This last May, I had lunch with Michael N. McGregor, a fellow Fordham University Press author, and talked with him about writing, navigating the publishing process, and organizing a book tour. McGregor was thoughtful, open, and gracious. After our conversation, I purchased McGregor’s book and humbly requested his inscription. Last week, I finally began Pure Act: The Uncommon Life of Robert Lax. I could not anticipate how deeply the book would affect me.
Pure Act is the first authoritative biography of Robert Lax, a minimalist poet, Catholic convert, and mystical figure. Lax was also a native of my hometown, Olean, New York. (I’ll explore this in a later post.)
After flirting with the magazine, radio, and film industries, Lax traveled between Europe and his base in Olean and finally settled into a quiet, esthetic life on several Greek isles. In Greece, Lax felt that he could escape the trappings of the world–advertising, automobiles, mass media, competition, and consumption–and devote his waking hours to art and the spirit. Tension between Greece and Turkey, peasant xenophobia, and Lax’s own guilelessness combined to shatter his idyllic vision of the fisherman and villagers of his adopted home.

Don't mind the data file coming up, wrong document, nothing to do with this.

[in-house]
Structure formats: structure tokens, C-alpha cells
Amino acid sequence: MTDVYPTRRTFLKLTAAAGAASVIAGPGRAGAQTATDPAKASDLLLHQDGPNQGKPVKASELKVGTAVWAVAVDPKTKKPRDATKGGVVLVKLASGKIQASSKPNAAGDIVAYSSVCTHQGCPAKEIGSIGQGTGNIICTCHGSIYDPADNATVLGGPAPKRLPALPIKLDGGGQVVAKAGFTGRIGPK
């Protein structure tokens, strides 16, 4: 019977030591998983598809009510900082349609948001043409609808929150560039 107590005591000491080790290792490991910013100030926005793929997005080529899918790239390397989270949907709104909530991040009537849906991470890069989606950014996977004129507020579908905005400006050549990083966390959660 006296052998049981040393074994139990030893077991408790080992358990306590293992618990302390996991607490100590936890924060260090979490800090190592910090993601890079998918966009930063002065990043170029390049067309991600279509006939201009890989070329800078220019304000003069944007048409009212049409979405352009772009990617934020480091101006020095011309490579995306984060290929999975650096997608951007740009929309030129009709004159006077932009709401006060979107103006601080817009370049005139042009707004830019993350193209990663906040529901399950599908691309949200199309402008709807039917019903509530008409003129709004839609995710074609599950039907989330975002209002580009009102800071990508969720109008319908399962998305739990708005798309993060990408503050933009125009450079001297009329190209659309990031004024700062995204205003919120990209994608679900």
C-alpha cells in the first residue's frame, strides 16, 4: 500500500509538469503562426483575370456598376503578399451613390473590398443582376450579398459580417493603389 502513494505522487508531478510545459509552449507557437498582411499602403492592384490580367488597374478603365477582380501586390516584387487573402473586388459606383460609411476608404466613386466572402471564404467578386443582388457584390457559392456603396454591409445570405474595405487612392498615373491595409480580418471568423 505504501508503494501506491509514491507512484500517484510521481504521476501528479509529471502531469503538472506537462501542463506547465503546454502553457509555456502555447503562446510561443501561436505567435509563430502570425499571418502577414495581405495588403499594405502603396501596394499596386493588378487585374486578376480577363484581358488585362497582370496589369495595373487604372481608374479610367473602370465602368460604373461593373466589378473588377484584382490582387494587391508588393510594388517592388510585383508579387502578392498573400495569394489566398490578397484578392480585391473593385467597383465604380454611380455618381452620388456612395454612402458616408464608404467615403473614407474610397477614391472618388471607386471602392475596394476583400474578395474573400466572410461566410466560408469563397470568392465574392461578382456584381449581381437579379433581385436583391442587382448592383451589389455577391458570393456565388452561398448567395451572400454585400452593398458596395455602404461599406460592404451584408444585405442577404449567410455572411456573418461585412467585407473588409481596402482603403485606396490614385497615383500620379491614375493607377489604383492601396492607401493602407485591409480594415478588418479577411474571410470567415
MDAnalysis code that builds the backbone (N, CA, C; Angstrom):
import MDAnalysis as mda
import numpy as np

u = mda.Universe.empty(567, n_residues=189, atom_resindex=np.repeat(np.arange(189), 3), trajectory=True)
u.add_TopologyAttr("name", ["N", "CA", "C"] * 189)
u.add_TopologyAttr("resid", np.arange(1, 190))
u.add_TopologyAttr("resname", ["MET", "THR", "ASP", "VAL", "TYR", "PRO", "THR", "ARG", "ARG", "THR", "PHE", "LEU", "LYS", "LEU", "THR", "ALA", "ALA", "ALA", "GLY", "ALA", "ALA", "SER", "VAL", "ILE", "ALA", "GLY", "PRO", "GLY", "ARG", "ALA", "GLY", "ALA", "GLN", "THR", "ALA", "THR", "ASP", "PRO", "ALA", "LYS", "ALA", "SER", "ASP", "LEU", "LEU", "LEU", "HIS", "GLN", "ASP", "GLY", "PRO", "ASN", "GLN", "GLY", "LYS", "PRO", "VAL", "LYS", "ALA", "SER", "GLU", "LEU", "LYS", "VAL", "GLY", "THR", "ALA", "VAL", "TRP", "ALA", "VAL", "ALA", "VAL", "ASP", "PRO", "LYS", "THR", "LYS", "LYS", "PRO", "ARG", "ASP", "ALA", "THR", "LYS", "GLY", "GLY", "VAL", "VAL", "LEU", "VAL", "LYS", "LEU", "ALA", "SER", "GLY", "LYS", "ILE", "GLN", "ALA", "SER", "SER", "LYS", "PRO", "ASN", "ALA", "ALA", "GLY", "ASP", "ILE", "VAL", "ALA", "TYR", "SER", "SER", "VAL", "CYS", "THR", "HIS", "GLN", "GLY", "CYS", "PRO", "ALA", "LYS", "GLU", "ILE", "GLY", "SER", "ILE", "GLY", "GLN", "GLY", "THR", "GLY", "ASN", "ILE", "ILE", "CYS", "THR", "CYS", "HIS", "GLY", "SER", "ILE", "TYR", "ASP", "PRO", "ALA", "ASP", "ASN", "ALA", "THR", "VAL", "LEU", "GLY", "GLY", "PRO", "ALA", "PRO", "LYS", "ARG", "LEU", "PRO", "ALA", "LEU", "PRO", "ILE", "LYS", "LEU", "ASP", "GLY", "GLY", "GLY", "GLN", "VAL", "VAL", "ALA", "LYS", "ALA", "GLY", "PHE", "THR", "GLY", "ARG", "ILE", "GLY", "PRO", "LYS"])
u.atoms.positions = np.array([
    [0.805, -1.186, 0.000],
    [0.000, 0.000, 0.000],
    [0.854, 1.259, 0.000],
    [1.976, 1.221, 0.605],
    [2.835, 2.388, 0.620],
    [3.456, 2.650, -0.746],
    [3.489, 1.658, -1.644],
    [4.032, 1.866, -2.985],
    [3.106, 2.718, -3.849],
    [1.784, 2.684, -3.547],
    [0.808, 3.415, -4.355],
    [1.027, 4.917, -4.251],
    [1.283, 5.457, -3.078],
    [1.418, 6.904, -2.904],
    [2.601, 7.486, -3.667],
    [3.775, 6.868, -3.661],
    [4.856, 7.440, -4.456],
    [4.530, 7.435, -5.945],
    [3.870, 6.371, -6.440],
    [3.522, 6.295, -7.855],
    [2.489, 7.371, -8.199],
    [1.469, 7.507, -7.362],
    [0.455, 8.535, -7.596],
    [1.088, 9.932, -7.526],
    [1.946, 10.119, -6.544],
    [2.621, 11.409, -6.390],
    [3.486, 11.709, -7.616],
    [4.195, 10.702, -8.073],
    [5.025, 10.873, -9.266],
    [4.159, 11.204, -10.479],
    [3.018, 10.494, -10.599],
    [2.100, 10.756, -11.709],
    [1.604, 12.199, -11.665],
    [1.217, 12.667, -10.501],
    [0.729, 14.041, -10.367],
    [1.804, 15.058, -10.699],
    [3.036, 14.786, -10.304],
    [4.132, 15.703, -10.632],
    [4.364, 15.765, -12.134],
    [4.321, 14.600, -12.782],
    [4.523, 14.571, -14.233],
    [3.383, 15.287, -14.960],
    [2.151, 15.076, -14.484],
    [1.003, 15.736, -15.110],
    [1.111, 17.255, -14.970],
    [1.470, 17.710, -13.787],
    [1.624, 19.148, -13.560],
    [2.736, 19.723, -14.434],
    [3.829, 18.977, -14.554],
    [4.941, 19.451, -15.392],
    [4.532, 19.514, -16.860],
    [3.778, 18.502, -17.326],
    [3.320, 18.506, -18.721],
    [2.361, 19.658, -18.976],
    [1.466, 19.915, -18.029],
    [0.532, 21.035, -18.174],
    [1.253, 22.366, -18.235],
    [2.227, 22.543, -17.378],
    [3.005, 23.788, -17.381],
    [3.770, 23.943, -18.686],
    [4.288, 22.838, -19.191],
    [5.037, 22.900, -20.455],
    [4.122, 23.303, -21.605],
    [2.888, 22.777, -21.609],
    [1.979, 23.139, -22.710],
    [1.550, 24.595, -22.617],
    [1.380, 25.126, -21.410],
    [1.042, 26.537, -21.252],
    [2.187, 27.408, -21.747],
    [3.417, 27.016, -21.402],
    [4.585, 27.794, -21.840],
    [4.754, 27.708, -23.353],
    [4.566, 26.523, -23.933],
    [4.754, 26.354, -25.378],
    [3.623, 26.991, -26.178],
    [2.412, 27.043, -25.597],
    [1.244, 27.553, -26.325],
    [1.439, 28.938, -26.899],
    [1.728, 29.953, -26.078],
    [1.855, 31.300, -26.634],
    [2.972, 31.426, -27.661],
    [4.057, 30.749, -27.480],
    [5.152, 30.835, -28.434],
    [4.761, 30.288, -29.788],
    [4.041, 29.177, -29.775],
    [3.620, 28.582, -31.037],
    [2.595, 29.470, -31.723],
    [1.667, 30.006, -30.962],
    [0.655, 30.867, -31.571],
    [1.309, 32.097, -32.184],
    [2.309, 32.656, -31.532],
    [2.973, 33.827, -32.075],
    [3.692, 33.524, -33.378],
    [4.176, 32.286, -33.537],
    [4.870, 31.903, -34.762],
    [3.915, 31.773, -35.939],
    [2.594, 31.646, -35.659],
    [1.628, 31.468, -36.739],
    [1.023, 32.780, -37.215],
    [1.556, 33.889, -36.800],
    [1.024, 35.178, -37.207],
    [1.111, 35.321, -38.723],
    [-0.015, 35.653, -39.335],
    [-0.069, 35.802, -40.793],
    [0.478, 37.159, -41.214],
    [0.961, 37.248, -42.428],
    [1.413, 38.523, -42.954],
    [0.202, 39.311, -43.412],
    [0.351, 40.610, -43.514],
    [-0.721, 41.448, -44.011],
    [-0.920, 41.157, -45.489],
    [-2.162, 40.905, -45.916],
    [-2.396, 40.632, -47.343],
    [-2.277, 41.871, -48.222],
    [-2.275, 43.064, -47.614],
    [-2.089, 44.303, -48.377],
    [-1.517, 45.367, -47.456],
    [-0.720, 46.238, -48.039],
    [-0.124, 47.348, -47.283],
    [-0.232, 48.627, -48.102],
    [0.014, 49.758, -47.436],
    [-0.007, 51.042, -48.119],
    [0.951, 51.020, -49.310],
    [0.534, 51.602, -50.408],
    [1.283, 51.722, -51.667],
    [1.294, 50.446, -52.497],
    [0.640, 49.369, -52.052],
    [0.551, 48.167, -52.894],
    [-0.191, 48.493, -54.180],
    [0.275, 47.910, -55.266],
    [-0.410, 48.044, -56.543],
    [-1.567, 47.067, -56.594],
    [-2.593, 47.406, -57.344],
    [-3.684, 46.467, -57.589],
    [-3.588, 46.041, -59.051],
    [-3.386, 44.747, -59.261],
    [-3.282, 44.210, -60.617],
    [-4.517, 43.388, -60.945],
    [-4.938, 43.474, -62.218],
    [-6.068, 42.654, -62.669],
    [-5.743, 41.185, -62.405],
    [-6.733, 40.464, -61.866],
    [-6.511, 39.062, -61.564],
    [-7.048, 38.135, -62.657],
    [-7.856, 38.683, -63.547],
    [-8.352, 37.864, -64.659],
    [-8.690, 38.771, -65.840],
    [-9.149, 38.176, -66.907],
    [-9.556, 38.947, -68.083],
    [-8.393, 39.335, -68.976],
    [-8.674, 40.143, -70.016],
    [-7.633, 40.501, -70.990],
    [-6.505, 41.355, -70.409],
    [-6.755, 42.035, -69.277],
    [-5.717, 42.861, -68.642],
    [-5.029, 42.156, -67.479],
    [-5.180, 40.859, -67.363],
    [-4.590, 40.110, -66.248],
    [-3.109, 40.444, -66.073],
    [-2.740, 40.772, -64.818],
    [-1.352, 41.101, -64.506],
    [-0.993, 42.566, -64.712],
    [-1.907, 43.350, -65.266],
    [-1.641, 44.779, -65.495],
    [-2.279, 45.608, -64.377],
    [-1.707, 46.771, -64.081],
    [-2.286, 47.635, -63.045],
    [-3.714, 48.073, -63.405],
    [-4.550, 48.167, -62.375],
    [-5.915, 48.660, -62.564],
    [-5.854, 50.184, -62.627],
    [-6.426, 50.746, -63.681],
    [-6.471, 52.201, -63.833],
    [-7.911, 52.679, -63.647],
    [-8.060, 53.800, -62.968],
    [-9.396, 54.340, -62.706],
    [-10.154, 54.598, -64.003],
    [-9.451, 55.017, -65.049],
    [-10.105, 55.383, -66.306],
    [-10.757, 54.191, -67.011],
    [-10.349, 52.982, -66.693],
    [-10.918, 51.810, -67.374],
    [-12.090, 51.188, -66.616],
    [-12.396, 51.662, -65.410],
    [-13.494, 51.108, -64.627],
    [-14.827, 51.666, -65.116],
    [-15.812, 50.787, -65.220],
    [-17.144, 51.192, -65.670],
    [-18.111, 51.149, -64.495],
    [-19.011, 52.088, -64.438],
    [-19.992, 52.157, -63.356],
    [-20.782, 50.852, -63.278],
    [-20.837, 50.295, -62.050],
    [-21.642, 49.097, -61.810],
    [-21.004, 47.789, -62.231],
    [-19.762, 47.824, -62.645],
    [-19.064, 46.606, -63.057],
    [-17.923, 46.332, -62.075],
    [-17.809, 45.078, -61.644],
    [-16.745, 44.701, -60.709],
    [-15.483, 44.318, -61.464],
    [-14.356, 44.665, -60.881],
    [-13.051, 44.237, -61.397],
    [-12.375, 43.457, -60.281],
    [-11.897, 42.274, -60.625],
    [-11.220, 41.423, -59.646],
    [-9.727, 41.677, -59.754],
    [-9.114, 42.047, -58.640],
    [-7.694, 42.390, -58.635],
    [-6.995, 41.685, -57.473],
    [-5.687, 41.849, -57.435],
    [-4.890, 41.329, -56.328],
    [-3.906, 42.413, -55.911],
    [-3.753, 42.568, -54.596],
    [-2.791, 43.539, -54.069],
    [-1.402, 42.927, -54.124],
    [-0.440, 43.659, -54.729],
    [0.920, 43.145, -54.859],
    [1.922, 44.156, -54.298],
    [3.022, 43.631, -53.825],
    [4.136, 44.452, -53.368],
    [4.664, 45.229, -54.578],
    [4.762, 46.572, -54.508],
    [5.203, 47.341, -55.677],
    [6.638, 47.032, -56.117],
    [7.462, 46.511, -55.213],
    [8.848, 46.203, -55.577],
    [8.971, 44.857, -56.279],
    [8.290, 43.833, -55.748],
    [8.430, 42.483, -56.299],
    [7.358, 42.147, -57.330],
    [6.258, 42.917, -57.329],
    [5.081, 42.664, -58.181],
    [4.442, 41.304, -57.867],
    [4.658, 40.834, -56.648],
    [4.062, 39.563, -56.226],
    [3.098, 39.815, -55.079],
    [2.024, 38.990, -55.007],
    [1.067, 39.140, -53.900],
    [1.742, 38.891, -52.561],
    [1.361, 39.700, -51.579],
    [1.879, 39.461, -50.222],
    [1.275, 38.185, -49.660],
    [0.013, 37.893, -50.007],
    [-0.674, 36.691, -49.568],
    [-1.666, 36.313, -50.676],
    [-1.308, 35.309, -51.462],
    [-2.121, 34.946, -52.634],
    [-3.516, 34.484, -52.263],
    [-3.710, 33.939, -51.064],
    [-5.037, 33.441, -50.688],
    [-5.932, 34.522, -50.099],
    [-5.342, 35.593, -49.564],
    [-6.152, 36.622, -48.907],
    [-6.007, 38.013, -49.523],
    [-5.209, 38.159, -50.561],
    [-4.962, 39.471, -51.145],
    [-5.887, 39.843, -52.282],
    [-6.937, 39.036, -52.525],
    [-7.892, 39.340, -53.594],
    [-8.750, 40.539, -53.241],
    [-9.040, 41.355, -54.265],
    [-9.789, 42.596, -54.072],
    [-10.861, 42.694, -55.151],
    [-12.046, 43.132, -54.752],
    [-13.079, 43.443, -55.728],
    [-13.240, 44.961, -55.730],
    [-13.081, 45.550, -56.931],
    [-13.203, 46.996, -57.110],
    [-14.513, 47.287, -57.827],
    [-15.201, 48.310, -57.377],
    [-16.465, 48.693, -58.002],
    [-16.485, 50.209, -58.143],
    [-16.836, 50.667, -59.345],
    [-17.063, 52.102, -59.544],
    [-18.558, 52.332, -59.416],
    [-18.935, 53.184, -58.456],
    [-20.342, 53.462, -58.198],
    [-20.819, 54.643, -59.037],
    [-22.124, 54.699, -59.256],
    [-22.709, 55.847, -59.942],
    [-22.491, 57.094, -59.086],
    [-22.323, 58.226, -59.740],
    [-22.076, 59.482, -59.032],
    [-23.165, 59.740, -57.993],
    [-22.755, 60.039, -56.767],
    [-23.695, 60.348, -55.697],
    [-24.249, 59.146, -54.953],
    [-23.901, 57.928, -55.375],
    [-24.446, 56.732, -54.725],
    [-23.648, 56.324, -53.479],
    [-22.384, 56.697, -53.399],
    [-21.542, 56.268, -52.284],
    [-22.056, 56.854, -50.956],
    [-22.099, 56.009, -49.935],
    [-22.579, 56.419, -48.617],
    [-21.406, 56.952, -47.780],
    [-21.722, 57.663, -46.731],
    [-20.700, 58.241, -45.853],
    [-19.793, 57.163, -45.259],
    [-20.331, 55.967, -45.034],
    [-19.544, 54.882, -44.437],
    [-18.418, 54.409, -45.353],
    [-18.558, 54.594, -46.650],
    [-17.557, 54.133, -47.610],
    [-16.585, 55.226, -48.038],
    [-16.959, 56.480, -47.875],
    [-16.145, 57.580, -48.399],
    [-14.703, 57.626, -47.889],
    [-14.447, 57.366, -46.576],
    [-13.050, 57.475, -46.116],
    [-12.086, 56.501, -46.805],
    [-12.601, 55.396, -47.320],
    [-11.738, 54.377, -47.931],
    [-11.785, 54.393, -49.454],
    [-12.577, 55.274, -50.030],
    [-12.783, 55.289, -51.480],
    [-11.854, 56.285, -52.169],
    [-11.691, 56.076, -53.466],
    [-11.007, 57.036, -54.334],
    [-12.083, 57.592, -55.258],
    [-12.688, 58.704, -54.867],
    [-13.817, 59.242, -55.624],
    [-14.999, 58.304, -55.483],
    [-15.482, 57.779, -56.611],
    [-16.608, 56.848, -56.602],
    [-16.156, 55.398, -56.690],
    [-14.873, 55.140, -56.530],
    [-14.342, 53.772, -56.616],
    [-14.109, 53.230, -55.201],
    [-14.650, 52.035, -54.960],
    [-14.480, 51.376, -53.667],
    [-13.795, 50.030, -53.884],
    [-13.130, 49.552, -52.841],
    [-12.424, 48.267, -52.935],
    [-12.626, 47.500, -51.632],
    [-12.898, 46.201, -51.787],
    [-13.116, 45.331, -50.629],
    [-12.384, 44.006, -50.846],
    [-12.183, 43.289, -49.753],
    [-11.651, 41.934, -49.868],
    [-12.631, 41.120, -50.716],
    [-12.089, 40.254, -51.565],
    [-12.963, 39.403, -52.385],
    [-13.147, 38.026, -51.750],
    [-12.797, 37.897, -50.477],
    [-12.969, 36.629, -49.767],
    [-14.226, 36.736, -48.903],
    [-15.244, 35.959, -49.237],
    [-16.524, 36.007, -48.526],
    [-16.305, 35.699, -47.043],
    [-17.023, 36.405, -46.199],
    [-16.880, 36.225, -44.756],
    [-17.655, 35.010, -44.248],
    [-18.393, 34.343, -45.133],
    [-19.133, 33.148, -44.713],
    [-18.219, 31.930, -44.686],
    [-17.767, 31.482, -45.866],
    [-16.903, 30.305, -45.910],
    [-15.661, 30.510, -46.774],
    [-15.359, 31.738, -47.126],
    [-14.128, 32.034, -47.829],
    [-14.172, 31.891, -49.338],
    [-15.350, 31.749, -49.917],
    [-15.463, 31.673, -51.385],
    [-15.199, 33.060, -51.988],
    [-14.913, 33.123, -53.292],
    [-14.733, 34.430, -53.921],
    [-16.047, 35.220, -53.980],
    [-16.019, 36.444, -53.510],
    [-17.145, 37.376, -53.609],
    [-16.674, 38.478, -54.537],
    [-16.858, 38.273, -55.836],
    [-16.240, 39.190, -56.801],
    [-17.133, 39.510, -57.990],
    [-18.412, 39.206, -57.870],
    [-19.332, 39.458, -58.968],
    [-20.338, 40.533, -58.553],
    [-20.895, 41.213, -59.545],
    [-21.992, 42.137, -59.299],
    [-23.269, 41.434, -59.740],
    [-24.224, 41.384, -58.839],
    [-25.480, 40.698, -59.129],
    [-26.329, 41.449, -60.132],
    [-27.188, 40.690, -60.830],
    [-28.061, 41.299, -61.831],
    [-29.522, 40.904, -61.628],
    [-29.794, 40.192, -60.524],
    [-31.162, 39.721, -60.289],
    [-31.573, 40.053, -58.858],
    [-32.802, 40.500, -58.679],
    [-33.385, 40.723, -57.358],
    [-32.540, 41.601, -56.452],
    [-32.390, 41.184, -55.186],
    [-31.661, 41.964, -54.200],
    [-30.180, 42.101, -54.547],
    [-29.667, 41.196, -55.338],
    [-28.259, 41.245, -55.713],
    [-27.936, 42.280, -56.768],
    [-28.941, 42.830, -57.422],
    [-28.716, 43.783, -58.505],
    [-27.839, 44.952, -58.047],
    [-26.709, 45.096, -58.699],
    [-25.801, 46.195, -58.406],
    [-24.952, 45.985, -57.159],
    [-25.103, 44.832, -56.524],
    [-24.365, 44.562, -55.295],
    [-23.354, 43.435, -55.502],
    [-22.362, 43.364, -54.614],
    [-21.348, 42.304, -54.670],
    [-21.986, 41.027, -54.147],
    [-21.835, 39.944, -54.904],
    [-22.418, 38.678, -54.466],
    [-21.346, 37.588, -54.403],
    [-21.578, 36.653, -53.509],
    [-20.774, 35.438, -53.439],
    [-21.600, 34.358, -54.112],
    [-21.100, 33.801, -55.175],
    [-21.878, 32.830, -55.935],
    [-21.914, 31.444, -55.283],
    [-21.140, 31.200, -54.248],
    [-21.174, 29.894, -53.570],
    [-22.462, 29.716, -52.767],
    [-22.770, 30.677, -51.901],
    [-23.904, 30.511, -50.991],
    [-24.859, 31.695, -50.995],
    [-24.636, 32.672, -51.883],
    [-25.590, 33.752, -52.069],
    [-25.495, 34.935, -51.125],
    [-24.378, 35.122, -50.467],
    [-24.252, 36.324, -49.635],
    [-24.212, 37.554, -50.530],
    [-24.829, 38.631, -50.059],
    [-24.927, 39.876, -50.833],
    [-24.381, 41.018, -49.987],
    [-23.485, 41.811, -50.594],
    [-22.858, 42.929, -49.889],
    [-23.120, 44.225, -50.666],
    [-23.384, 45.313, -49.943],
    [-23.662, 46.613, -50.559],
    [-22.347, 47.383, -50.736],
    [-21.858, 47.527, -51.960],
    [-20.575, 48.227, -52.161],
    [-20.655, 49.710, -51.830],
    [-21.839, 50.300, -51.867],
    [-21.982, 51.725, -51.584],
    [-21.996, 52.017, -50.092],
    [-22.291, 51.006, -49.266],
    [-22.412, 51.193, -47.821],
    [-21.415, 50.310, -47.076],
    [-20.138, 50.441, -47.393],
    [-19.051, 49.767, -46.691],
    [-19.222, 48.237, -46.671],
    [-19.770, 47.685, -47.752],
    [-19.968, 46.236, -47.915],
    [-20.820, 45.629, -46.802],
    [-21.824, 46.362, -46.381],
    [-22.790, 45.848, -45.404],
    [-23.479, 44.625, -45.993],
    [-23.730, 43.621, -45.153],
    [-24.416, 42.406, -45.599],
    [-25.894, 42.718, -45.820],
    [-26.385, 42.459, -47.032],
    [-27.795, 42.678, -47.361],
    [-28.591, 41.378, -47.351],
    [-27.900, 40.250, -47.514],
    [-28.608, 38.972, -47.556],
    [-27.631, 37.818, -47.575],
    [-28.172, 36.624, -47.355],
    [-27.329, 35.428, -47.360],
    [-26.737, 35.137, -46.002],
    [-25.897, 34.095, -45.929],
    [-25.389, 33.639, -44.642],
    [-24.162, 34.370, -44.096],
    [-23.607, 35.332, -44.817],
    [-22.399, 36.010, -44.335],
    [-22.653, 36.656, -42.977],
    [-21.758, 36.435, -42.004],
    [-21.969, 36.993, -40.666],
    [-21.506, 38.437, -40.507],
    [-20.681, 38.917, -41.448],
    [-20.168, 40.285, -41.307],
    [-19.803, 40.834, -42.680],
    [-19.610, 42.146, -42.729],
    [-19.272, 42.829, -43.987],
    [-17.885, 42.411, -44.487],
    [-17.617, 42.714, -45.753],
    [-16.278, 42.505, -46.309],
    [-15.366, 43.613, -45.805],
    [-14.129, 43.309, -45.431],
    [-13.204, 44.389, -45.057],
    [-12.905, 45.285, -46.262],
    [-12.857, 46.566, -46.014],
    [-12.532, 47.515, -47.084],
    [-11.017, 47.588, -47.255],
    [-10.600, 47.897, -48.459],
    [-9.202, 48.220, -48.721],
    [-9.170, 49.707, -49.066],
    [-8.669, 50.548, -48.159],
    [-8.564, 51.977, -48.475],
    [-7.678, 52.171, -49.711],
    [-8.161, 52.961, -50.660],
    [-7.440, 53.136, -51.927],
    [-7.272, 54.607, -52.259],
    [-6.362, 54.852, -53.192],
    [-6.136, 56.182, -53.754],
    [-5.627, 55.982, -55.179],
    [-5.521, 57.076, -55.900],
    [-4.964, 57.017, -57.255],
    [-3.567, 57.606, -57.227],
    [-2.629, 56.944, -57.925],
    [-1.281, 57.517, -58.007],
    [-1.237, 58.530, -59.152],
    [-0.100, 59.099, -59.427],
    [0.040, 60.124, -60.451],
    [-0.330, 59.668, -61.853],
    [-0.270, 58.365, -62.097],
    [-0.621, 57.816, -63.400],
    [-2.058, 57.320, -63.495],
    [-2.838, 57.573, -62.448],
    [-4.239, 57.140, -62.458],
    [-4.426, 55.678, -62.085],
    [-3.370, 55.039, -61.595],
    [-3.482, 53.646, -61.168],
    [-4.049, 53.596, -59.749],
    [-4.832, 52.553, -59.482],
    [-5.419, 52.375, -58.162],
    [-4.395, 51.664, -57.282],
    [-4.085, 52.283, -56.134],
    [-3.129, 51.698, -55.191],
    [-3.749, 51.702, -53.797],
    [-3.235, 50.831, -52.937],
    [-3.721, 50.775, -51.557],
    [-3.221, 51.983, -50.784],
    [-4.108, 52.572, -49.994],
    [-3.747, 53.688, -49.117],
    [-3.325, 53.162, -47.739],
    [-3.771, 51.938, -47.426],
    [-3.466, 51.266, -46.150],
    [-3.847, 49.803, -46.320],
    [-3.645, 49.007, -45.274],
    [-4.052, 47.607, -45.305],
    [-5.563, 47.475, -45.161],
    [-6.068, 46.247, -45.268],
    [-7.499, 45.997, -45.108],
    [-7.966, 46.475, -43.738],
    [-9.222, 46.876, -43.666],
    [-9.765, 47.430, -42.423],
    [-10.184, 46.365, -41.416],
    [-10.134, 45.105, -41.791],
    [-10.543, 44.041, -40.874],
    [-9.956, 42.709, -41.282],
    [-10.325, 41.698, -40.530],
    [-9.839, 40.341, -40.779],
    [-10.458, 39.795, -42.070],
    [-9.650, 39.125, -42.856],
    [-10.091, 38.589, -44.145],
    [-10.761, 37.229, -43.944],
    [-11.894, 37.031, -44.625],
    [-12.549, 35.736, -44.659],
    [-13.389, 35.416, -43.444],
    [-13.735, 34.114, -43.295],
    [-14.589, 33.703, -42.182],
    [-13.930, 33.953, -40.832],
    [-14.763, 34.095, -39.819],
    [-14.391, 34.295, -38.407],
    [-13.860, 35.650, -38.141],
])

During Lax’s later years and after decades of obscurity, Lax’s poetry, photographs, and assorted literary endeavors gained a following in Europe and the United States. Listening to his own voice, adhering to his own vision, and disinterested in financial rewards, Lax finally achieved a modest level of success and renown as a poet. Most artists would envy this accomplishment.
Lax’s life interested me far more than his poetry. Early in his adulthood, Lax swore off the temptations of the world and built a simple life fully infused with art and faith. This model–bohemian, spiritual, even apostolic–provides an example for individuals yearning to live beyond the demands, compromises, and judgments of contemporary culture and society. Robert Lax showed not just artists, writers, and thinkers but any searcher a different path through this world.
Pure Act is a deeply researched, well crafted, and vividly written book. The structure of the book is unusual: it is part-memoir, part-literary study, and part-biography. McGregor begins the book by describing his first meeting Lax. Throughout the book, McGregor reflects upon his friendship with Lax and its impact on his own literary aspirations and life. Pure Act is more than an intellectual or scholarly exploration for McGregor.
Even if you haven’t read Lax’s poetry, give Pure Act a chance. After reading it, maybe you’ll borrow a collection of Lax’s work from your local library. Or, just maybe, you’ll examine your own life and apply Lax’s simplicity to it.